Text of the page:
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Leaf Water Relations and Net Gas Exchange Responses of Salinized Carrizo Citrange Seedlings during Drought Stress and Recovery

AuthorsPérez-Pérez, J. G.; Syvertsen, James. P.; Botía, Pablo; García-Sánchez, Francisco
KeywordsCarrizo citrange
Salt stress
Drought stress
Issue Date15-Jun-2007
PublisherOxford University Press
CitationAnnals of Botany 100(2):335-345 (2007)
AbstractBackground and Aims: Since salinity and drought stress can occur together, an assessment was made of their interacting effects on leaf water relations, osmotic adjustment and net gas exchange in seedlings of the relatively chloride-sensitive Carrizo citrange, Citrus sinensis x Poncirus trifoliata. Methods: Plants were fertilized with nutrient solution with or without additional 100 mM NaCl (salt and no-salt treatments). After 7 d, half of the plants were drought stressed by withholding irrigation water for 10 d. Thus, there were four treatments: salinized and non-salinized plants under drought-stress or well-watered conditions. After the drought period, plants from all stressed treatments were re-watered with nutrient solution without salt for 8 d to study recovery. Leaf water relations, gas exchange parameters, chlorophyll fluorescence, proline, quaternary ammonium compounds and leaf and root concentrations of Cl– and Na+ were measured. Key Results: Salinity increased leaf Cl– and Na+ concentrations and decreased osmotic potential () such that leaf relative water content (RWC) was maintained during drought stress. However, in non-salinized drought-stressed plants, osmotic adjustment did not occur and RWC decreased. The salinity-induced osmotic adjustment was not related to any accumulation of proline, quaternary ammonium compounds or soluble sugars. Net CO2 assimilation rate (ACO2) was reduced in leaves from all stressed treatments but the mechanisms were different. In non-salinized drought-stressed plants, lower ACO2 was related to low RWC, whereas in salinized plants decreased ACO2 was related to high levels of leaf Cl– and Na+. ACO2 recovered after irrigation in all the treatments except in previously salinized drought-stressed leaves which had lower RWC and less chlorophyll but maintained high levels of Cl–, Na+ and quaternary ammonium compounds after recovery. High leaf levels of Cl– and Na+ after recovery apparently came from the roots. Conclusions: Plants preconditioned by salinity stress maintained a better leaf water status during drought stress due to osmotic adjustment and the accumulation of Cl– and Na+. However, high levels of salt ions impeded recovery of leaf water status and photosynthesis after re-irrigation with non-saline water.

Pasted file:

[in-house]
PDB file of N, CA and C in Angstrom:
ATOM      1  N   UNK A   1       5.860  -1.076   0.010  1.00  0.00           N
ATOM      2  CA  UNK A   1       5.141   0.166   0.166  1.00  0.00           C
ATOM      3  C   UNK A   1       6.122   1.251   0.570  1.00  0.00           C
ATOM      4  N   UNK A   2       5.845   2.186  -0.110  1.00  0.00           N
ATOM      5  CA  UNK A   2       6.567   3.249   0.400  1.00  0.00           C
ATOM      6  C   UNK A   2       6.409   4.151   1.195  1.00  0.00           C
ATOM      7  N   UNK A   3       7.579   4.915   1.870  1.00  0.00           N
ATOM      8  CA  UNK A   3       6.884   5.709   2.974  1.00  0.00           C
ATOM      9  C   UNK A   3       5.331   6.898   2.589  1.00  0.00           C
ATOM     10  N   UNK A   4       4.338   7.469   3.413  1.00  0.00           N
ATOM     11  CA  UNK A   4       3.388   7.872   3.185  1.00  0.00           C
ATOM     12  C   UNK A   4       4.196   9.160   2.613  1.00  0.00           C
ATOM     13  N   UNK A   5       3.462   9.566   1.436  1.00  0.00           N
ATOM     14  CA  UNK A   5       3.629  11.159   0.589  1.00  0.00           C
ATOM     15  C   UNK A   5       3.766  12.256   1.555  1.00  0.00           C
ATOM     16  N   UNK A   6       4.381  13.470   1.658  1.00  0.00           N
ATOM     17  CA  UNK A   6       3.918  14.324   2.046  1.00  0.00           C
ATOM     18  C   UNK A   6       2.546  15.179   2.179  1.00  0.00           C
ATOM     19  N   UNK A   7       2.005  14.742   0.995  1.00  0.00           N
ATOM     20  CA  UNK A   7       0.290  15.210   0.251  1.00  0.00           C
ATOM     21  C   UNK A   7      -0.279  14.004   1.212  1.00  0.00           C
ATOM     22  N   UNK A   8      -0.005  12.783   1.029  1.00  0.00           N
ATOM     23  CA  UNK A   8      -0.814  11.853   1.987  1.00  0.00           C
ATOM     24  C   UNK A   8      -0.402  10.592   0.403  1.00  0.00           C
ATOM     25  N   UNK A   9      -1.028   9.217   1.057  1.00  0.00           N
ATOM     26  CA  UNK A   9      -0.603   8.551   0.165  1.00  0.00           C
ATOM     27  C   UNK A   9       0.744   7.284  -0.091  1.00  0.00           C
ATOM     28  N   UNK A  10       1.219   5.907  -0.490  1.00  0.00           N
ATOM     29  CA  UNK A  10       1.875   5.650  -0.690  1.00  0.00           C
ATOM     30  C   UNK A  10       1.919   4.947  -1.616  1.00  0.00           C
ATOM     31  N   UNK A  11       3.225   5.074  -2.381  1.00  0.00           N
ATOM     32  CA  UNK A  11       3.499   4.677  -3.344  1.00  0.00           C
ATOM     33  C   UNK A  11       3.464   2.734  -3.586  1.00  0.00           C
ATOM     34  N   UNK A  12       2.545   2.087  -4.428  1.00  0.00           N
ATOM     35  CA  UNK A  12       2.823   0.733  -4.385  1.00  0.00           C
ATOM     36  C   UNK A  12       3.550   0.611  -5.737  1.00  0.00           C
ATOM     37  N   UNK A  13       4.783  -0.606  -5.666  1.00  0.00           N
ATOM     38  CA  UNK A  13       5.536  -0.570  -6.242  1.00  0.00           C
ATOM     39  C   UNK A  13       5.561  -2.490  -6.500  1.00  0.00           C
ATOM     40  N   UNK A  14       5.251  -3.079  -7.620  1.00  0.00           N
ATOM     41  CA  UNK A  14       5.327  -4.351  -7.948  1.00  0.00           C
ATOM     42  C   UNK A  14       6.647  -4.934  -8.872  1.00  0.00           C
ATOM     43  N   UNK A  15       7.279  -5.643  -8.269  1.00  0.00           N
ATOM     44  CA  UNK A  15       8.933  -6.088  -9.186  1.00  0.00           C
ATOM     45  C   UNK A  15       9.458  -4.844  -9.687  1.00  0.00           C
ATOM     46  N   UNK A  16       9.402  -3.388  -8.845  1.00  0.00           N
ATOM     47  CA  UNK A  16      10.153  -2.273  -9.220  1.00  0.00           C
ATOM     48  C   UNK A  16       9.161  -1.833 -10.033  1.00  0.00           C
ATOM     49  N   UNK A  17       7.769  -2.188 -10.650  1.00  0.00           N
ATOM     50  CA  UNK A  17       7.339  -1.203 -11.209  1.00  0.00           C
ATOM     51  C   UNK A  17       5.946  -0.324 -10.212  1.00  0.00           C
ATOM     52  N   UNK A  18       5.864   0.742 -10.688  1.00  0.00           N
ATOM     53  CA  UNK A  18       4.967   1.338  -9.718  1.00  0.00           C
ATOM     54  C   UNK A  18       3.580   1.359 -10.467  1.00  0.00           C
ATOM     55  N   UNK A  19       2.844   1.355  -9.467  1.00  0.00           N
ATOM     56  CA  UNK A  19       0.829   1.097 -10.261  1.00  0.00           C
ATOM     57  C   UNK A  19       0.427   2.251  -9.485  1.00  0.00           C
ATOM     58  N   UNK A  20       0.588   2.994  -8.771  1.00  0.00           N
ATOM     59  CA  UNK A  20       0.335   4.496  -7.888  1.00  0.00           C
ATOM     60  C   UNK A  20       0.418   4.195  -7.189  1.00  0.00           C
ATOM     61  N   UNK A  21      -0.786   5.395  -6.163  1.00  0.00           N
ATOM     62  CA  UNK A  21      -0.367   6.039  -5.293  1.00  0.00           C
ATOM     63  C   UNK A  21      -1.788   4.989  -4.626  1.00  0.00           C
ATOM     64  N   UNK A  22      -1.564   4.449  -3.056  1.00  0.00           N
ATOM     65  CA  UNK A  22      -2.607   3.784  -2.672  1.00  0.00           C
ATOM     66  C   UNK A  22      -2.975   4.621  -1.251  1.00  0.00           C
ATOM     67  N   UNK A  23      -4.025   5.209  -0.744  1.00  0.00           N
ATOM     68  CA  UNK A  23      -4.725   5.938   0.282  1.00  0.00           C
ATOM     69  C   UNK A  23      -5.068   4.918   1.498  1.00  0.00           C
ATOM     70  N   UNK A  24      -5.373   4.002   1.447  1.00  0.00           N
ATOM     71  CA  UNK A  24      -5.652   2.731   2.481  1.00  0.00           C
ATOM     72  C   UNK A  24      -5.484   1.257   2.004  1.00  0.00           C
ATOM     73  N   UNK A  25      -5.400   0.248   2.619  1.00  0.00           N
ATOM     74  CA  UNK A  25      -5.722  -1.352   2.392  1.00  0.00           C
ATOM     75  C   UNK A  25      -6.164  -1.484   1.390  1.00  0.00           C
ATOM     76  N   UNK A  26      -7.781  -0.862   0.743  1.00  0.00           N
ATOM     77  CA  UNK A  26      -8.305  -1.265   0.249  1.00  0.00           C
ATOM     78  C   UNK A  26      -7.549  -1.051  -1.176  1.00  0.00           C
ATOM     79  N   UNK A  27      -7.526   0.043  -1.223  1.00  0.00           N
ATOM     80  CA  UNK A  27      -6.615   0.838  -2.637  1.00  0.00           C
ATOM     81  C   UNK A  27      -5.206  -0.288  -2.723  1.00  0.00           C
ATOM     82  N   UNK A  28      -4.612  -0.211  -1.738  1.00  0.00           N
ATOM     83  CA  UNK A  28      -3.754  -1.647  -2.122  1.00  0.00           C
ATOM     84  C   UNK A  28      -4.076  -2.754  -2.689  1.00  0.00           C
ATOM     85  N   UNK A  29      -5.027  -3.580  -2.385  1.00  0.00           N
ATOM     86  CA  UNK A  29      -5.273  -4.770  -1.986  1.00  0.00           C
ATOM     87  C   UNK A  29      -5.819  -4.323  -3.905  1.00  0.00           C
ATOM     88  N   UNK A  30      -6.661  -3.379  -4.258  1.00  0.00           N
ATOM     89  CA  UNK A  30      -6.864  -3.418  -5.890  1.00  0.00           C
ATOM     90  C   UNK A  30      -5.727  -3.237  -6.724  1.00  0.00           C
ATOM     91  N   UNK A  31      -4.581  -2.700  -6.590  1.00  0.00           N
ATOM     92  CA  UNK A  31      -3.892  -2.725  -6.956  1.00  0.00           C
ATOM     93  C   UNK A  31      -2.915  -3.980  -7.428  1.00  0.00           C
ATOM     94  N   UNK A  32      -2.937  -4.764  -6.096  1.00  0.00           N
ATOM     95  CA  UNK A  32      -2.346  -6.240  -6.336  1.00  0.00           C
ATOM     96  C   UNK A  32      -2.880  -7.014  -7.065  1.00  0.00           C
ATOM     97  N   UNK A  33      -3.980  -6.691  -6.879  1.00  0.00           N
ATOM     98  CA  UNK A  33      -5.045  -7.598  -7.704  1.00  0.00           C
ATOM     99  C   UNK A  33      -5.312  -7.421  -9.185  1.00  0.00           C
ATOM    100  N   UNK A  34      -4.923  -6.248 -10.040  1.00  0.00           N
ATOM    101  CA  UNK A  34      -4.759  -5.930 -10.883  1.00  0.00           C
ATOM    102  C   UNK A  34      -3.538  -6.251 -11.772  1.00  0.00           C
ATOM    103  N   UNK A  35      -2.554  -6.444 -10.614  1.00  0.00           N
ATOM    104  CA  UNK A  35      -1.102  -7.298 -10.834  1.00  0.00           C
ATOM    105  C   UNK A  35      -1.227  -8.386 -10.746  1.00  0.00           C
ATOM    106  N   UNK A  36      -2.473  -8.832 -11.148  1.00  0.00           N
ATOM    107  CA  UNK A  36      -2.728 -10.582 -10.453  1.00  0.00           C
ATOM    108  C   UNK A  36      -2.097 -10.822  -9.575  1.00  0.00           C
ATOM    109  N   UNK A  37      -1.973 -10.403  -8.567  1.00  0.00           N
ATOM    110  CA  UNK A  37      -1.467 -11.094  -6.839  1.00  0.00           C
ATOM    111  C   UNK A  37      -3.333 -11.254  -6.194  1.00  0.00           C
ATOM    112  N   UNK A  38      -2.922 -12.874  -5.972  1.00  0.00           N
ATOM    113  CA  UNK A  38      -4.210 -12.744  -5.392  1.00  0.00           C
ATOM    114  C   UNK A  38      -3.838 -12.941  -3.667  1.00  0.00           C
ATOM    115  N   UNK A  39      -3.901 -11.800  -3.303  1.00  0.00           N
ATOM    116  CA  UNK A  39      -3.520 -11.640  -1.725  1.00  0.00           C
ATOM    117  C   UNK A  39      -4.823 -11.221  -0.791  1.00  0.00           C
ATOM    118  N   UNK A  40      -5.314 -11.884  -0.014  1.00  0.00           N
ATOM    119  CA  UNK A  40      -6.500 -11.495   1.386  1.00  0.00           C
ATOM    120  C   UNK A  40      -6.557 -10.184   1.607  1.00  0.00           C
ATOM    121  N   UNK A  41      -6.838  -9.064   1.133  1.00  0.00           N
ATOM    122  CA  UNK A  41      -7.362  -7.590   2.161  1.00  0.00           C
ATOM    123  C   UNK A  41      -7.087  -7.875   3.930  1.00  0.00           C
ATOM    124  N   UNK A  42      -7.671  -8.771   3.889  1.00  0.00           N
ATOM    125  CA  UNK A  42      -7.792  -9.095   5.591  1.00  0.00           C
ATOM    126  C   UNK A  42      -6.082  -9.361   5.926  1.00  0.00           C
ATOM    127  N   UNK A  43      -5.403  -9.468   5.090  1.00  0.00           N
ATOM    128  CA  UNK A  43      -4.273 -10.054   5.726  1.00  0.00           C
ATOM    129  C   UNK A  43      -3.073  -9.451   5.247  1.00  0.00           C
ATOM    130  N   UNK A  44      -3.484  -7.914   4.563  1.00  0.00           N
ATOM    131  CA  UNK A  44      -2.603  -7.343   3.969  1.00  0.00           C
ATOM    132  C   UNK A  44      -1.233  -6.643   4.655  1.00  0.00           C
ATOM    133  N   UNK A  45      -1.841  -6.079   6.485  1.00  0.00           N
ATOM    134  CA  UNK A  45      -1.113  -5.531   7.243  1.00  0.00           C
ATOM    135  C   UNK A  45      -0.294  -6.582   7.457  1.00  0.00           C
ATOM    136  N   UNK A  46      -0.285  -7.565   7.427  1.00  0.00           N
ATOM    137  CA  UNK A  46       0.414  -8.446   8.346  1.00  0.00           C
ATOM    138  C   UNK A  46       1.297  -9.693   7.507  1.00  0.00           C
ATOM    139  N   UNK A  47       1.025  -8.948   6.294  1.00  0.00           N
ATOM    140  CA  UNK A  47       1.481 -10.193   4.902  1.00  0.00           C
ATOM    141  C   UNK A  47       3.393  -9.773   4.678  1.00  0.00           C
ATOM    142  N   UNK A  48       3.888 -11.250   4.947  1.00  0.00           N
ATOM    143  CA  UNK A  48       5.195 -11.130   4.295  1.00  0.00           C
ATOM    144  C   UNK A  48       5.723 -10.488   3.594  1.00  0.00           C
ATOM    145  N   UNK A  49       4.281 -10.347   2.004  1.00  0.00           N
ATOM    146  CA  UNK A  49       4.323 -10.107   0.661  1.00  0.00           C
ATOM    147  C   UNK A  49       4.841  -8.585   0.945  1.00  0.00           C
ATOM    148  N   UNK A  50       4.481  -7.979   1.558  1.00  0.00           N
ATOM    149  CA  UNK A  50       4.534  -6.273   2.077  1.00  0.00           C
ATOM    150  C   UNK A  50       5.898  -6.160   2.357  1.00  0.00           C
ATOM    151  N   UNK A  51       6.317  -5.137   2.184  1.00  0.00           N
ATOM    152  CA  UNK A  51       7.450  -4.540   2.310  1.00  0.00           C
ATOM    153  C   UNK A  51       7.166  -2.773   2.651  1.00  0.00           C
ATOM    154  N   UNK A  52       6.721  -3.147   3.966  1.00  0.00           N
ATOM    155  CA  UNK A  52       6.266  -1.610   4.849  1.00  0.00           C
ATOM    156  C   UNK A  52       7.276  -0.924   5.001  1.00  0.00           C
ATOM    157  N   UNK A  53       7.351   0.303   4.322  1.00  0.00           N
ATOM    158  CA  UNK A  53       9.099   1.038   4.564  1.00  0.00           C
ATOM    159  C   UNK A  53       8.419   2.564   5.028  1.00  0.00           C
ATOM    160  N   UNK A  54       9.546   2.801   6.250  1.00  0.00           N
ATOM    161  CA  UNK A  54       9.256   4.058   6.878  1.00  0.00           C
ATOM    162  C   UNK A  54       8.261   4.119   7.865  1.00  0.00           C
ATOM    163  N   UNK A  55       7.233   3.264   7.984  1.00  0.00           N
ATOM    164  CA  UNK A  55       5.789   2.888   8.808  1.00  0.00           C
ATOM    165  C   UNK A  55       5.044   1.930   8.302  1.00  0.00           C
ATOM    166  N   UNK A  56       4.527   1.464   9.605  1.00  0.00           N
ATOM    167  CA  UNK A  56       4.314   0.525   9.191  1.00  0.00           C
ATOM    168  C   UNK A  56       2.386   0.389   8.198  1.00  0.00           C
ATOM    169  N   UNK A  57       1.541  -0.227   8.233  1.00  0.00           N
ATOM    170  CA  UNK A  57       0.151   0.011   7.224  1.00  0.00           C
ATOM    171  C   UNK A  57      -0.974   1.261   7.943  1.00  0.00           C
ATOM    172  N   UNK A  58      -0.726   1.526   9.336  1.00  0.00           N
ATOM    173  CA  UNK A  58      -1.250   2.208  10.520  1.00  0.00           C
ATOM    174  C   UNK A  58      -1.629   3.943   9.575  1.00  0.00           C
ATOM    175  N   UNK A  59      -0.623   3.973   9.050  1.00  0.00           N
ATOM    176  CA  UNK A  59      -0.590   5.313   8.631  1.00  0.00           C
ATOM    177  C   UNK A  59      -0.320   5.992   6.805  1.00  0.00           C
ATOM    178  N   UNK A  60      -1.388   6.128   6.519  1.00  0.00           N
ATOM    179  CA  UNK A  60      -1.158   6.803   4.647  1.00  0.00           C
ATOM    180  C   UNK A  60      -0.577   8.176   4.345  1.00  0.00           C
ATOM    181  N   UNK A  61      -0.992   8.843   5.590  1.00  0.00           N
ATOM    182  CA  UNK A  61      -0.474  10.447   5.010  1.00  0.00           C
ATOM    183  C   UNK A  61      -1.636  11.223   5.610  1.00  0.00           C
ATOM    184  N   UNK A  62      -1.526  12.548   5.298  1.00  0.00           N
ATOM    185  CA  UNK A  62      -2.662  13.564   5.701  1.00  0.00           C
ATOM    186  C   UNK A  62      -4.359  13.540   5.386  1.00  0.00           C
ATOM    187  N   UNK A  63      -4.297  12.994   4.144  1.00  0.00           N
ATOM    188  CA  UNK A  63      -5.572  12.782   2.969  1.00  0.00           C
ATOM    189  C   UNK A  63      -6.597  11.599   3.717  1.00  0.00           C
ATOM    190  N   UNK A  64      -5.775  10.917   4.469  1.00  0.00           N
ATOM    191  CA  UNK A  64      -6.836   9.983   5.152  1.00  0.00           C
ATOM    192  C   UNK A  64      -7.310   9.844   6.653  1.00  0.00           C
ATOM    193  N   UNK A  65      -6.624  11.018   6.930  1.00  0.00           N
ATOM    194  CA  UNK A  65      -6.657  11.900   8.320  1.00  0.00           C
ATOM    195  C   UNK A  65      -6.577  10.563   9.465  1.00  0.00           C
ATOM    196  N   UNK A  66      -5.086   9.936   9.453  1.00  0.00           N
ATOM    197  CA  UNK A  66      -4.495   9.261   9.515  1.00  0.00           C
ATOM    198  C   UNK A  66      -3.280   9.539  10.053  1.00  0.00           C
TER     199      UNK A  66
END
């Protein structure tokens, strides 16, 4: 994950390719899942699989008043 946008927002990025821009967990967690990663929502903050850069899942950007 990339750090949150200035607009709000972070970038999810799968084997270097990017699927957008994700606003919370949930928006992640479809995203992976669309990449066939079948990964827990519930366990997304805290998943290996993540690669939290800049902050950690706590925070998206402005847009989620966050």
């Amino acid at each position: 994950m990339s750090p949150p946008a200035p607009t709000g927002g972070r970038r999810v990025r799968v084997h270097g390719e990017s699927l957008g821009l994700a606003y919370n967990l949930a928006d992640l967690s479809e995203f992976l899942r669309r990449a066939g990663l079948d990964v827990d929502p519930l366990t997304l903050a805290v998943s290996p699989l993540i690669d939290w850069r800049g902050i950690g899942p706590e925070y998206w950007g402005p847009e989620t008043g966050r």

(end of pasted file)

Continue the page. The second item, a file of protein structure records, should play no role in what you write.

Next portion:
Publisher version (URL)http://dx.doi.org/10.1093/aob/mcm113
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